FISHERS, Ind. – In four days, FOX59 will take the show on the road to Fishers! Before we get there, we want to showcase some remarkable people in the community.
Noah Malone is heading into his senior year at Hamilton Southeastern High School. He’s a track and field star, and one of the fastest sprinters in Indiana. He has six medals under his belt.
But everything dramatically changed when he was just 13-years-old. Doctors diagnosed him with Leber’s hereditary optic neuropathy in 8th grade.
“August 2015—Noah came home and said the board was very blurry,” said Noah’s mom, LaTasha Sturdivant. “It was less than a week after competing in Jacksonville, Florida for Junior Olympics.”
You can imagine how hard it is to run without being able to see what’s right in front of you.
“It leaves me with peripheral vision,” said Noah. “I can see outside of my eyes and when I’m running its just gets a little bit blurry.”
Noah and his family thought it was the end for his track career, but it was really just the beginning. The change in Noah’s vision brought uncertainty.
“It was just a real game changer in terms of how we think about cooking oatmeal in the morning,” said Sturdivant.
But he and his family knew one thing—running would always be a part of Noah’s life.
“He could have thrown in the towel, but we saw him become very determined, very dedicated to track and other activities,” said Noah’s dad, Kyle Malone. “He became very focused in everything that he does.”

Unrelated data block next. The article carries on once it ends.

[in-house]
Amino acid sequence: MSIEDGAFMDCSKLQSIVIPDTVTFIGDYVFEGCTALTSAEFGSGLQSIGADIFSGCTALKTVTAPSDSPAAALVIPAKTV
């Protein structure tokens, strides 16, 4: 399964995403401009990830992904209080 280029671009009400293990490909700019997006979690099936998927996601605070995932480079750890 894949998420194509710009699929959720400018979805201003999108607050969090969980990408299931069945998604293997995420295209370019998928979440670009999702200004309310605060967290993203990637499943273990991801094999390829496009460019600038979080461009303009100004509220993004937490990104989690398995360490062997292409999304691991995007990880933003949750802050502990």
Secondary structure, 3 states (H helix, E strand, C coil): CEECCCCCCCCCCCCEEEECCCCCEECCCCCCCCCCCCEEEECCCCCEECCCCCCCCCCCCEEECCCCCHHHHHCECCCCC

So, Noah adjusted; his family and coaches adjusted. Together, they found the best way for Noah’s new normal.
“I can’t imagine being an 8th grader, it’s difficult enough at that age and then to have something like that happen to Noah—lose his sight,” said Luke Stone, Noah’s coach at HSE. “Then kind of have to realign your goals and motivations and things like that.”
“The hardest part was probably…learning how to get used to it,” said Noah. “Because essentially you are just running again, learning how to run again ‘cause you don't know what’s in front of you.”
Stone helped tweak Noah’s training to make sure he would still be able to run with the team.
“I like to think of myself as bumpers for a professional bowler,” said Stone. “There’s actually five people on our 4x1 because I’m in there too. I basically dictate the whole race to him.”
Thanks to that help and the support of his family, Noah has been able to achieve what he didn’t think was possible after his diagnosis. Noah was named the 2018 Paralympic Track and Field High School All-American and Male Track Star of the Year.
Noah says he owes all his success to his support system of his family and coaches.
His story is just so well told—a young man that came in as a freshman a little nervous, a little scared, a lot in his world had changed,” said HSE Athletic Director Jim Self. “Now, you see this young man with those medals around his neck and just see such confidence.”
He’s an inspiration not just to his teammates and coaches but also to his little sister, who’s also a runner.
“I always like to do the events that he does,” said Zion Malone, Noah’s younger sister. “I always want to come in first place like he does too.”
Noah has a message to others who may be struggling: “It’s really important to keep going because you never know what might be in store for you,” he said. “You never know what you might even be capable of if you just keep going and I think it’s really important.”
Noah’s next goal is to get to the 2020 Paralympics in Tokyo and win a gold medal.